The Young Master: A Story of Wealth & Privilege

“It is not our purpose to become each other; it is to recognize each other, to learn to see the other and honor him for what he is.” ~ Hermann Hesse


To have wealth is to know privilege, it is said. To live with the luxuries coveted by so many over the ages is to be granted the greatest advantages – to know the finest of wines and the favor of the elites; to taste the teachings of higher education and the right to marry into the most accomplished of families. It is to have no stone of opportunity left unturned.

Yet for those born into great wealth, there is often a problem of perspective, particularly for the young. One such family, years ago, had come to be so insulated by the privilege passed down over generations that a tradition had developed centuries prior: before any child of the family had reached the age of fourteen, they were sent, accompanied by one of the adult servants, to live and work on a farm in one of the poorest areas of the country for a week.

It was always arranged that the workers on the farm were made unaware of their visitors’ true status, so they were treated just the same as any other poor family passing through. The children, many of whom had been significantly entitled, insolent and troublesome prior to their trip, always returned with an entirely changed perspective – humbled and grateful for their wealth and terribly relieved to be free of the horrible conditions they had been trapped in for the week.

This particular year, the head of the great family was anxious to send his youngest boy off. The child was unlike any of his numerous siblings, nor any other member of the family that his father could recall. Though quite a nice boy – exceptionally intelligent, respectful and unusually understanding for his age – he had become increasingly isolated, unhappy and questioning in the last few years.

Now almost ten, he was bordering on the morose, a demeanor everyone in the family found unsettling for someone still so young. Upon his departure, the boy did his best to seem cheery and give his genuine well-wishes, but it was still quite apparent that he was feeling very depressed. Everyone was hopeful that a week of living amongst the country’s poorest would bring him out of it, finally.

To the family’s surprise, however, the servant they had sent him with, Edwina, returned in tears after the week was finished, minus the boy.

“He absolutely refused to come!” she cried. “I could not even drag him away, and the other farm-hands there only helped him! They want him to stay!”

The boy’s father was horrified. “How could this happen!” he hollered, ordering the other servants to begin preparation for their departure immediately.

Trembling, Edwina handed him a letter. “He told me to give you this.”

Dearest Father & Mother,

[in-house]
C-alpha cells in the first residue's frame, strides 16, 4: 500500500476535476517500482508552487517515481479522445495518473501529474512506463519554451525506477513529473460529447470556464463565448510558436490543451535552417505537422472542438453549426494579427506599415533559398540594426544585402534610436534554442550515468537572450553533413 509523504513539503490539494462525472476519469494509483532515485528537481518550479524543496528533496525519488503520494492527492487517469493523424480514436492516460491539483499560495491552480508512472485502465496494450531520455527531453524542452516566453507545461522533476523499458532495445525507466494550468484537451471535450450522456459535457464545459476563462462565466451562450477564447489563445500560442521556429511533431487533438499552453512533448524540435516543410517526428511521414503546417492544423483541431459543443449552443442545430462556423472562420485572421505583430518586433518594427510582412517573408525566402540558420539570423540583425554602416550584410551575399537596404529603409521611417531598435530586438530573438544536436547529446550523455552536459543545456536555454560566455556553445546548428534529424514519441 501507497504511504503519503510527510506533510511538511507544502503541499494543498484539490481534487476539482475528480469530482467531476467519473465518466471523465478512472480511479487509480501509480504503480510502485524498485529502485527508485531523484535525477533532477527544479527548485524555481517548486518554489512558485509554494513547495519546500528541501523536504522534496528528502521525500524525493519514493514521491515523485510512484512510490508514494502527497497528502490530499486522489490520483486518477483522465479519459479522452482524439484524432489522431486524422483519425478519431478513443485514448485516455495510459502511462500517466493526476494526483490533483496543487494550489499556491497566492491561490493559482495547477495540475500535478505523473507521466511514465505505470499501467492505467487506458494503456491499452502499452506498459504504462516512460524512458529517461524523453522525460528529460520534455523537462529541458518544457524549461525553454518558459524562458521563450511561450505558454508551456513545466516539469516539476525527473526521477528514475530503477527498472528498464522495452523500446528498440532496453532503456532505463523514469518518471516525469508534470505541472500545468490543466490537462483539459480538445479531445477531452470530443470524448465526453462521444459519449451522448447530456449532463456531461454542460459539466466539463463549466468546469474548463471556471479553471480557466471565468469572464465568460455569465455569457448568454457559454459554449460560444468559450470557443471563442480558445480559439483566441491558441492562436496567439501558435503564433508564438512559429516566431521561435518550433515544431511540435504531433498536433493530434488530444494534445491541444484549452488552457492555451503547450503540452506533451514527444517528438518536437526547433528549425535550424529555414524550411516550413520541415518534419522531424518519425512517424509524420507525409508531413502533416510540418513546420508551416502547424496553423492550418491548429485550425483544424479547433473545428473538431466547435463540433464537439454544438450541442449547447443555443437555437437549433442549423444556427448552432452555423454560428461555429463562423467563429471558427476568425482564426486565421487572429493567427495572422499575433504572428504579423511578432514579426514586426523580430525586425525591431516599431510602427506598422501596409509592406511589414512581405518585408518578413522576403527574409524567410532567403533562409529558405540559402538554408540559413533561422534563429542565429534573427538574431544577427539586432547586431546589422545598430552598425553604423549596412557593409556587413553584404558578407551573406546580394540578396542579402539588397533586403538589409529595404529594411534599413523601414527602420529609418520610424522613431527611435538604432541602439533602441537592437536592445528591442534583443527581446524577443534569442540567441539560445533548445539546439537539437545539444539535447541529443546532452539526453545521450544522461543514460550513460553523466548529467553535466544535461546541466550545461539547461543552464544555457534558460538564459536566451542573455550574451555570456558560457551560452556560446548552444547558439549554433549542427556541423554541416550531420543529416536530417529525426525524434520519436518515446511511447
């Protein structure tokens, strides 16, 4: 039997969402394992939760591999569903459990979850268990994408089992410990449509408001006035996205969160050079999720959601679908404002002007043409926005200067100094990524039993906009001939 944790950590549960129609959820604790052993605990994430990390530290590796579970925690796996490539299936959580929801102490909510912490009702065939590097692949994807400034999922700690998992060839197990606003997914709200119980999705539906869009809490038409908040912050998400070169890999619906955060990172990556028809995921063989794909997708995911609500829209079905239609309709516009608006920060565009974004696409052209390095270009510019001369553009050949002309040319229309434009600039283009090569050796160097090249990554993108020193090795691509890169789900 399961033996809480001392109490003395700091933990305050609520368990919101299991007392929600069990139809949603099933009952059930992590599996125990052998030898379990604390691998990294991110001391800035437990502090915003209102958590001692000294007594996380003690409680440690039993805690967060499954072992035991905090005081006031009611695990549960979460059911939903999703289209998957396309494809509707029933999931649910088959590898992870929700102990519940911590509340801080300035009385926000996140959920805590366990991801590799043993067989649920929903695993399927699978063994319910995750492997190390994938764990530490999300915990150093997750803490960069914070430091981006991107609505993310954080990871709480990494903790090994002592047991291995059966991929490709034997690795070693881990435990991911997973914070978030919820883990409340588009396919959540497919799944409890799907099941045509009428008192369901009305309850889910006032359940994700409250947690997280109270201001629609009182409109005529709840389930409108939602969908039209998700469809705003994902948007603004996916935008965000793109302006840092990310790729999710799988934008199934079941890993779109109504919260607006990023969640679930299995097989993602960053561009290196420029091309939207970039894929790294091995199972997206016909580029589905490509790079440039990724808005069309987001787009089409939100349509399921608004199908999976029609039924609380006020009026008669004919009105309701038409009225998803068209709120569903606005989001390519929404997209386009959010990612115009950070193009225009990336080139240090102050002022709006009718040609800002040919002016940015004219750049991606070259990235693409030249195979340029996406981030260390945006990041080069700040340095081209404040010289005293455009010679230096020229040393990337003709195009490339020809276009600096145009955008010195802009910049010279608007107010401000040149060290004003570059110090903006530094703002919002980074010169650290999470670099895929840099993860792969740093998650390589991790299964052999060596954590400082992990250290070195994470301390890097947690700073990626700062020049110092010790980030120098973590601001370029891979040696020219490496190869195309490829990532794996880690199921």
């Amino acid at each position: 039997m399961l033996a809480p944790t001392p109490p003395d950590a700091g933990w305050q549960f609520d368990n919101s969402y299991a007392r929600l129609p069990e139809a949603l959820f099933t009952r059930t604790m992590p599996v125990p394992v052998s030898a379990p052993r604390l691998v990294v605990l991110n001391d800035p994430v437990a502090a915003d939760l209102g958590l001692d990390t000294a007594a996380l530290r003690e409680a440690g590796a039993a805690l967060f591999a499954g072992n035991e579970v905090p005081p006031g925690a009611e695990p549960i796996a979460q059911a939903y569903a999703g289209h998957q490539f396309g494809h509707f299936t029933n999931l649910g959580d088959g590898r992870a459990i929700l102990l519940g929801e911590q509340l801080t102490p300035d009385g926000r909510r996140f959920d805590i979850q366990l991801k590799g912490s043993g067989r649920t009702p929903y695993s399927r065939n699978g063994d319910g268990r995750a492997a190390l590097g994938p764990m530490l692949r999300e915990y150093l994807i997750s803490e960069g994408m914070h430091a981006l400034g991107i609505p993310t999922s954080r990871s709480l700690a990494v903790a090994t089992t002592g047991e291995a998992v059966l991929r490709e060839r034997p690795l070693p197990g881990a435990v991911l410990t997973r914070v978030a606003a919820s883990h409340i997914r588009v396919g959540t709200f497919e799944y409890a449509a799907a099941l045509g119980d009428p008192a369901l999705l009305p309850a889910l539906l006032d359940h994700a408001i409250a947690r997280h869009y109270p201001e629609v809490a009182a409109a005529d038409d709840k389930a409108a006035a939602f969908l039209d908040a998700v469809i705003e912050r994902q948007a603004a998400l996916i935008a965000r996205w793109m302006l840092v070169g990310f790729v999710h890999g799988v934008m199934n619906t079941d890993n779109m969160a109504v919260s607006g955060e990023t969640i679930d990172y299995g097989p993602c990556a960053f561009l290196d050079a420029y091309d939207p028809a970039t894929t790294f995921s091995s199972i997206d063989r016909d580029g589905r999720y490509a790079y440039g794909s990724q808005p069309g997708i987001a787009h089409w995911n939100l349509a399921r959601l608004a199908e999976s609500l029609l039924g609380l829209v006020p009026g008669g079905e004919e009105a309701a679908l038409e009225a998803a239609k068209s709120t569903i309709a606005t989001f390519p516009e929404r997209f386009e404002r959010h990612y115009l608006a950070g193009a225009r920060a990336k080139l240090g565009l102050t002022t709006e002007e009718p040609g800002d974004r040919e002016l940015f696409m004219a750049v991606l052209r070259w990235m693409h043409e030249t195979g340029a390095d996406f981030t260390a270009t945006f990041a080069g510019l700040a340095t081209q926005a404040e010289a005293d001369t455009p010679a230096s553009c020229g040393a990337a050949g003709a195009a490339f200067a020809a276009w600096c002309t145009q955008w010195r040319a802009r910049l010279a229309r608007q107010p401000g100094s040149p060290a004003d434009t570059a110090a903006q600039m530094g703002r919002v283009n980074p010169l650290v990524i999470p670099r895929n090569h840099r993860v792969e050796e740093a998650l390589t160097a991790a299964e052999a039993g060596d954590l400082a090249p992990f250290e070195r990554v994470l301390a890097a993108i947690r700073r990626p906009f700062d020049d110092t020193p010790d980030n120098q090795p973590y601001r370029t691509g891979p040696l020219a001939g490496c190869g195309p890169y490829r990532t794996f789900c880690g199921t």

I love you. And I thank you for this wonderful gift. I know that you only want the best for me in life, which is why you sent me here, in order that I may appreciate the tremendous wealth our family possesses.

And I do, very much so.

Yet I also understand, quite clearly now, the difference between wealth and privilege. Never in my life have I known privilege until now. I am privileged to wake before dawn and sleep again only when the moon is high. I am privileged to share in the nourishment of our humble but hardy daily meals, made available to me only through the graciousness of our hosts. I am privileged to stand witness to the endless bounty of the earth and the animals that know her, and to understand finally what it means to be in service to that earth – even though it will often draw blood from my hands before the day is through.

And, more than anything else, I am privileged to know the beauty of simplicity. How everything is connected. Where our family has one dog, left to play and run on her own, this farm has four, together everyday. Where we have a pool that reaches to the middle of our garden, they have a creek that has no end. Where we have the finest imported lanterns hanging in our garden at night, they have the stars, ancient and boundless. Where we have a piece of land that many consider large, they possess fields that travel beyond eyesight. Where we buy our food, they grow theirs, fresh from the same earth that they trod. Where we have walls around our property to protect us, they have friends to protect them.

For all of these reasons, and many more that are beyond words, this past week has been the greatest education of my life. I understand that I cannot stay. I understand that you will come for me, and that you are surely very angry. Please don’t blame Edwina. I made it impossible for her to bring me back. It is no fault of hers. I only wanted but one more day in this place, and even though it tortures me to leave, I look forward to seeing you. Please know that I will no longer be any trouble at home, for I understand so much more now than I ever have before.


Image: Homer Winslow – “For to Be a Farmer’s Boy”, as restored by artrenewal.org